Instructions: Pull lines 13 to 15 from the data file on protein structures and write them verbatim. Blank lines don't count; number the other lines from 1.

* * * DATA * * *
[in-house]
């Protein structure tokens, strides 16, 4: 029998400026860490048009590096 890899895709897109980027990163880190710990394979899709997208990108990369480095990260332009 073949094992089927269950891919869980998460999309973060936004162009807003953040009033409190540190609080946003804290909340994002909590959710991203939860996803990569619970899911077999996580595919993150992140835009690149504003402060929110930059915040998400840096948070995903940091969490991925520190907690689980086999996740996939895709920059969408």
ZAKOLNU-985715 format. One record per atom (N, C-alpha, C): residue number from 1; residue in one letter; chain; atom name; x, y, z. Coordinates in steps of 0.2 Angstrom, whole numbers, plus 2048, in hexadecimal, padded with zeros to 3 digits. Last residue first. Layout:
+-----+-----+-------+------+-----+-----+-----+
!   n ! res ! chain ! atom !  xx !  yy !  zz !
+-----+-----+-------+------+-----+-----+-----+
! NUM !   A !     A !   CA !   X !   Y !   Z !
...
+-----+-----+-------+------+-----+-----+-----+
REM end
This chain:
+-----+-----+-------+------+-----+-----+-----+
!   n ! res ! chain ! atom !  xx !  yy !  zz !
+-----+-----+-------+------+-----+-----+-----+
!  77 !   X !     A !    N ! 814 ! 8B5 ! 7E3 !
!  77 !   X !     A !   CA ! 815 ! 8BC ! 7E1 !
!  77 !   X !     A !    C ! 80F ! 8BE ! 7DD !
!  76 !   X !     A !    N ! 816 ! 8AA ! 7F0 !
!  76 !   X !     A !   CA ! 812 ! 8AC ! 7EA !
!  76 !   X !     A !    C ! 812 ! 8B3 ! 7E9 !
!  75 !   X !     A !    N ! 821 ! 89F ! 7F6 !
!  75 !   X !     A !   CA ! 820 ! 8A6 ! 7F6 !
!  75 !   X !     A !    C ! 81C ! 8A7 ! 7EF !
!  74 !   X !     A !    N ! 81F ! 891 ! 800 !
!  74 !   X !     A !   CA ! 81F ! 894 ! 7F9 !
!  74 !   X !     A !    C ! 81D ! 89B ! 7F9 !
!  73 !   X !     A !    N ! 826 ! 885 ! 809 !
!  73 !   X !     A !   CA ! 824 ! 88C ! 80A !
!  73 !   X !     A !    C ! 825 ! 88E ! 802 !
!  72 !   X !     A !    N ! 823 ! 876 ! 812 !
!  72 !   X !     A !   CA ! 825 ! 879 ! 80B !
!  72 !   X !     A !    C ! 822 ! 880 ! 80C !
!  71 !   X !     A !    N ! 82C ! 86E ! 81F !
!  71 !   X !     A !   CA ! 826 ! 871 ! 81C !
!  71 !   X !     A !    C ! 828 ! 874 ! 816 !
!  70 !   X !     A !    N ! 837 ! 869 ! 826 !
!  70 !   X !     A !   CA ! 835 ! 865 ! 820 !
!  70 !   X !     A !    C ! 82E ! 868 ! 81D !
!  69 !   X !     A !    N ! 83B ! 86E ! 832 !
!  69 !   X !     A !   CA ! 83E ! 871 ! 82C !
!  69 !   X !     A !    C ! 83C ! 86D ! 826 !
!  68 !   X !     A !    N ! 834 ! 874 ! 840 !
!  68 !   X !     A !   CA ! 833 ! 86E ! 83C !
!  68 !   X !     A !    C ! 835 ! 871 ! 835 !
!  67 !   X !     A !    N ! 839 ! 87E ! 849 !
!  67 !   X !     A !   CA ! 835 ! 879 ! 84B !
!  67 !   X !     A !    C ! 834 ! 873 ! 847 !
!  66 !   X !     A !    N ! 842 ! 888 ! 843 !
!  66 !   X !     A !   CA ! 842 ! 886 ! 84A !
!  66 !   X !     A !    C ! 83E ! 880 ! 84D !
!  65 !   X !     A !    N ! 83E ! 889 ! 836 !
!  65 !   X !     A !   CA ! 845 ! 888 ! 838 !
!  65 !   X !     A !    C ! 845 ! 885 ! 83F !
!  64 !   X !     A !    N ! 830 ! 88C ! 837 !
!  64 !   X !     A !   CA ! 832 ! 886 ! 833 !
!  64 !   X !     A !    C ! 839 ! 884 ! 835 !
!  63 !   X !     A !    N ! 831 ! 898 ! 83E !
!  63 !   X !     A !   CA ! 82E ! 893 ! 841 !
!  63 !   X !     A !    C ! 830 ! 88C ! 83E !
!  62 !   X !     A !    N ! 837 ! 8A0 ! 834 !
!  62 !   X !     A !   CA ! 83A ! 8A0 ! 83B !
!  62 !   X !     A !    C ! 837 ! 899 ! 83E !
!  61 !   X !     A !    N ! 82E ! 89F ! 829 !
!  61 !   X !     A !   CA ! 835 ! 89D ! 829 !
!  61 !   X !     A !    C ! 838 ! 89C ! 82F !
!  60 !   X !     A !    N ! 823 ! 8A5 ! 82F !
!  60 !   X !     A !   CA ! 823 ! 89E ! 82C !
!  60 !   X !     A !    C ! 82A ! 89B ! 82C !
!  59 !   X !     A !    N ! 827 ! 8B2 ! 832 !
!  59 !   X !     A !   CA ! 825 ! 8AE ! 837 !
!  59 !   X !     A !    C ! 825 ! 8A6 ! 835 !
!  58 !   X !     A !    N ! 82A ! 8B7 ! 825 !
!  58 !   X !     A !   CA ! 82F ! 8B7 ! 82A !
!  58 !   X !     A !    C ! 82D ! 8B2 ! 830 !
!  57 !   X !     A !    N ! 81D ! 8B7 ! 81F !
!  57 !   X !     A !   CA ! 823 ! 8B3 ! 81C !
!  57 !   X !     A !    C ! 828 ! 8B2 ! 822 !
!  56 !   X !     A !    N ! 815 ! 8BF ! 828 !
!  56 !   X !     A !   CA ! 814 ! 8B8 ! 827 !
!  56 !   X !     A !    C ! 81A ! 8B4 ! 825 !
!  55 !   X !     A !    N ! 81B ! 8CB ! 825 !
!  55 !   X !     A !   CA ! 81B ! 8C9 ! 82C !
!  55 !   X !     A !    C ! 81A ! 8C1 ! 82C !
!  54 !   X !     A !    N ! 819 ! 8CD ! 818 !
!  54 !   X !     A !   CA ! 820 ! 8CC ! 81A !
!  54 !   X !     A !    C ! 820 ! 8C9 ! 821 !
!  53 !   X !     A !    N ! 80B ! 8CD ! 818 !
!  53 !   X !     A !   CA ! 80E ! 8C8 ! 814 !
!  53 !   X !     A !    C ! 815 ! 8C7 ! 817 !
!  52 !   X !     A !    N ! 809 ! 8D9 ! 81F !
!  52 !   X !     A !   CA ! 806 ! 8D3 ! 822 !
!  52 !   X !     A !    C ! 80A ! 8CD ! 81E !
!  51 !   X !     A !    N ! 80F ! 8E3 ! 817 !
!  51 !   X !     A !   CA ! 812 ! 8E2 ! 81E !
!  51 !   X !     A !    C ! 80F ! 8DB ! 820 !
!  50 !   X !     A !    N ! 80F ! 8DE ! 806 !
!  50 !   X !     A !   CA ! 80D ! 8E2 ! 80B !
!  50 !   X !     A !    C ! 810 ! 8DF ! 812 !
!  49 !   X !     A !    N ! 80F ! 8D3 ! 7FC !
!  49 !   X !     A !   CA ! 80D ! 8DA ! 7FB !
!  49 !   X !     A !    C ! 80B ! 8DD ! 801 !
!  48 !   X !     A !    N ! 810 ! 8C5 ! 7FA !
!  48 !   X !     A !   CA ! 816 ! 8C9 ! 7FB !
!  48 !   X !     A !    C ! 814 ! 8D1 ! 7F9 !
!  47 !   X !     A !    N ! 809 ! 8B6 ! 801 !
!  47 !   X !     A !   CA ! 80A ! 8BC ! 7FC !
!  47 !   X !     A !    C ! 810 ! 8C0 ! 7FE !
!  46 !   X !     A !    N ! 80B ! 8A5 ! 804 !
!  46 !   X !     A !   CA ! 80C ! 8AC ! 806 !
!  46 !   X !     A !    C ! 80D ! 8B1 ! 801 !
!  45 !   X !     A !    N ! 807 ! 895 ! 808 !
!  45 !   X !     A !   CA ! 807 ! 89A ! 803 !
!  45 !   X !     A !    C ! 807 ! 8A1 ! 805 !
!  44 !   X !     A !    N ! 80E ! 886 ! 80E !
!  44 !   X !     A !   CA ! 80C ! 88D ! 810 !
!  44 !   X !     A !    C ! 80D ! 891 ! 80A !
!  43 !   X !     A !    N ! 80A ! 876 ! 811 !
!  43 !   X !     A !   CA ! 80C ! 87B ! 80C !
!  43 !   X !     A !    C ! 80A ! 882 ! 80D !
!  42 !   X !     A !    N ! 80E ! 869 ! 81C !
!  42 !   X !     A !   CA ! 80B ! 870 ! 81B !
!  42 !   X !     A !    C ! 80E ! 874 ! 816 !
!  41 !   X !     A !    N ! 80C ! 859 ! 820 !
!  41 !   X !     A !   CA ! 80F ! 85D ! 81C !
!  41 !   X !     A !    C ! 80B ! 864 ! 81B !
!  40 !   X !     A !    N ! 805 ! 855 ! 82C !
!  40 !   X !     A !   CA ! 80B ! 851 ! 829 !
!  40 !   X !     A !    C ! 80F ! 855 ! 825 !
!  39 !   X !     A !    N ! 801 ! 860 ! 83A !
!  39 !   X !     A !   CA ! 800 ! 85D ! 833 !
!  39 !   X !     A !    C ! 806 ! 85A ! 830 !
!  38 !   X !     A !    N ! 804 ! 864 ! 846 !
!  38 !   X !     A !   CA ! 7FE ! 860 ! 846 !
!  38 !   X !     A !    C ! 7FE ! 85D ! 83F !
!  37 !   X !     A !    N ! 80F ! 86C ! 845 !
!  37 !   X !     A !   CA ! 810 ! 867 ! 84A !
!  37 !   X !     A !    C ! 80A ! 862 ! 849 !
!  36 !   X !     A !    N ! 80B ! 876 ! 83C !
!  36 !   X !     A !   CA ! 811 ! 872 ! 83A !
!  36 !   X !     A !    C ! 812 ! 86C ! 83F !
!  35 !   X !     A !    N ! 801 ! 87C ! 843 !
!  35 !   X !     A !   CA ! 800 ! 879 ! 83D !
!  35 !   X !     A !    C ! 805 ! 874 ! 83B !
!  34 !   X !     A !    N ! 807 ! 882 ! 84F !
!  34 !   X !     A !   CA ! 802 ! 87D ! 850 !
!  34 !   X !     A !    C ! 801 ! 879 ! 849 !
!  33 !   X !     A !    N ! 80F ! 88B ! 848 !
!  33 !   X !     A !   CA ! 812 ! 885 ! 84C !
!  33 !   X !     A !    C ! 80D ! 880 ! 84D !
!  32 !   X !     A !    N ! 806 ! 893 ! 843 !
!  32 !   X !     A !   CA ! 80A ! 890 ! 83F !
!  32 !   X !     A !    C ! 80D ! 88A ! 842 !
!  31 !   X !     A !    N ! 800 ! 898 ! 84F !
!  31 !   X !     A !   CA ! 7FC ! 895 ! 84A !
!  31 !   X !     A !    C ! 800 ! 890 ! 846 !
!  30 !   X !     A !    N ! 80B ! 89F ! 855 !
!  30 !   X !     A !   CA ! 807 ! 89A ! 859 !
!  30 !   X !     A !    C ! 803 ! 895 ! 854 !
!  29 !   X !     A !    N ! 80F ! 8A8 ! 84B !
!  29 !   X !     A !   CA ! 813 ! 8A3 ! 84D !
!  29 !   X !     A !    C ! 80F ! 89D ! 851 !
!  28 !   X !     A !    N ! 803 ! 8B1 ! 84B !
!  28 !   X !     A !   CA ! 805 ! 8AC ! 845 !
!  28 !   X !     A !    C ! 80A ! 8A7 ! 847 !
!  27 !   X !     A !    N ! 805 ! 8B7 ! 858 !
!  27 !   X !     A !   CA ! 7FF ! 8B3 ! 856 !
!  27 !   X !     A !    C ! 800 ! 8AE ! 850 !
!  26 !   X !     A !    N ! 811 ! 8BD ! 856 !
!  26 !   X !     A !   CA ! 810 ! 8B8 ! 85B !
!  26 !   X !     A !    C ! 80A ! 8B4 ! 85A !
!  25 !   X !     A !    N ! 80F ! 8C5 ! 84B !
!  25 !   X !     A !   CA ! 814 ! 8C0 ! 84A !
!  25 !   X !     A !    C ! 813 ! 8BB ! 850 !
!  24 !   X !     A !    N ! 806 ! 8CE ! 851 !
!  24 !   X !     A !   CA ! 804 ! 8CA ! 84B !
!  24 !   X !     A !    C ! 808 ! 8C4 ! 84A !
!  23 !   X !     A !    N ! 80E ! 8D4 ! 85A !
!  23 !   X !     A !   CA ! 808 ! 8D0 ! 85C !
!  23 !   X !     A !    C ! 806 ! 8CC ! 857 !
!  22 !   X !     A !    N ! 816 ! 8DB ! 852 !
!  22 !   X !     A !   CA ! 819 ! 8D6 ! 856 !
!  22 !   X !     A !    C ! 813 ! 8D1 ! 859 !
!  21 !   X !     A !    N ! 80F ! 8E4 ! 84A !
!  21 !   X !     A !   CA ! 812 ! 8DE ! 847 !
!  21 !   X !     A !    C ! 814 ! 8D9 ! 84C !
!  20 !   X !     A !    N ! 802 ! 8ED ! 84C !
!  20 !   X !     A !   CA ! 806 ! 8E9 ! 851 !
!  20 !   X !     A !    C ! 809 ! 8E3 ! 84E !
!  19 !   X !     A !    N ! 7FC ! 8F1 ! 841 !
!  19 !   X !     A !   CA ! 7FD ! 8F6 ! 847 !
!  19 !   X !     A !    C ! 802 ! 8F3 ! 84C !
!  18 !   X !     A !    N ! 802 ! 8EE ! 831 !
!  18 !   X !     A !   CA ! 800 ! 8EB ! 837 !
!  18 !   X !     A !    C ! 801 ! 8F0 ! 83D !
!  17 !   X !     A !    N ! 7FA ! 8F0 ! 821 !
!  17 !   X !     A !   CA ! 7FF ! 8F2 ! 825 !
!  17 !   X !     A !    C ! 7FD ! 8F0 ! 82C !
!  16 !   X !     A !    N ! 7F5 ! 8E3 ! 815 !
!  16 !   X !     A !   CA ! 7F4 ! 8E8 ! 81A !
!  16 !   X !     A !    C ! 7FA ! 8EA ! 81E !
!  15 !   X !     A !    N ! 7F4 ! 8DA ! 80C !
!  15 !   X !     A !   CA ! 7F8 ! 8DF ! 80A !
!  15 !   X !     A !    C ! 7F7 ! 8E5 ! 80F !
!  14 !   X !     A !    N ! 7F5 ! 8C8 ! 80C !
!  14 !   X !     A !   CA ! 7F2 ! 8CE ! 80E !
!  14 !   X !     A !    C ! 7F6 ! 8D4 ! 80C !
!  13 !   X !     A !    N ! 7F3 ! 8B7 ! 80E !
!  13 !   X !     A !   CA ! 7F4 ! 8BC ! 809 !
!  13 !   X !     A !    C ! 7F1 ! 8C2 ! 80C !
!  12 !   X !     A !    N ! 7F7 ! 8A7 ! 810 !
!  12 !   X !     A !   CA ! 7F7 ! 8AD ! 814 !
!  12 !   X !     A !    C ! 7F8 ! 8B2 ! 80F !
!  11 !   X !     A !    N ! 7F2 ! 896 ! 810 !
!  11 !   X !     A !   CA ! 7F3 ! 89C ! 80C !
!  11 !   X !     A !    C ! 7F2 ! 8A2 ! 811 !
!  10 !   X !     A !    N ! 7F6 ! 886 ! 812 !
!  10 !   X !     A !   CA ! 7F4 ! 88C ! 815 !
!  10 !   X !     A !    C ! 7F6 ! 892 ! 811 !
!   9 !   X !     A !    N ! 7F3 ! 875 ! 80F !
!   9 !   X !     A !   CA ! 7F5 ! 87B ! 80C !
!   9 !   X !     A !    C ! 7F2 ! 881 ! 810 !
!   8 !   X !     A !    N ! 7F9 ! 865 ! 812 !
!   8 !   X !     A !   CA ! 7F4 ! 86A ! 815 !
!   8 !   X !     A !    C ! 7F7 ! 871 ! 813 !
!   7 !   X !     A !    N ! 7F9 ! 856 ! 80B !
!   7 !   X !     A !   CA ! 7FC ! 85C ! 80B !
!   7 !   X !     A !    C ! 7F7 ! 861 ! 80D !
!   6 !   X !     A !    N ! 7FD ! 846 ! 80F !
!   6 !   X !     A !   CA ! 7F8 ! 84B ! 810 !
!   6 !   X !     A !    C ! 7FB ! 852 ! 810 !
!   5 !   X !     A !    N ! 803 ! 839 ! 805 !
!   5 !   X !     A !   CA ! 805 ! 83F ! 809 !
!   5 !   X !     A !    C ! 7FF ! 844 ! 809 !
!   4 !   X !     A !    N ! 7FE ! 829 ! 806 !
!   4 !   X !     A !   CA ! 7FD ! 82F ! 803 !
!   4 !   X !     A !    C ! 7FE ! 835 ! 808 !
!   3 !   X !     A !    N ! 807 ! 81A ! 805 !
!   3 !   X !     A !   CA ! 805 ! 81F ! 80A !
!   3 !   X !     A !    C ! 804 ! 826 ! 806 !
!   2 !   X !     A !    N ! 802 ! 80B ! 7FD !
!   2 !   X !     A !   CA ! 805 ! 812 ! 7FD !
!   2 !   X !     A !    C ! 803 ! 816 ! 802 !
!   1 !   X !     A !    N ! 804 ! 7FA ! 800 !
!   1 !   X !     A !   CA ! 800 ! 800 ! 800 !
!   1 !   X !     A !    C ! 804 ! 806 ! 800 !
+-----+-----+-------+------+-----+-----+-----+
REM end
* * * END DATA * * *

!   n ! res ! chain ! atom !  xx !  yy !  zz !
+-----+-----+-------+------+-----+-----+-----+
!  77 !   X !     A !    N ! 814 ! 8B5 ! 7E3 !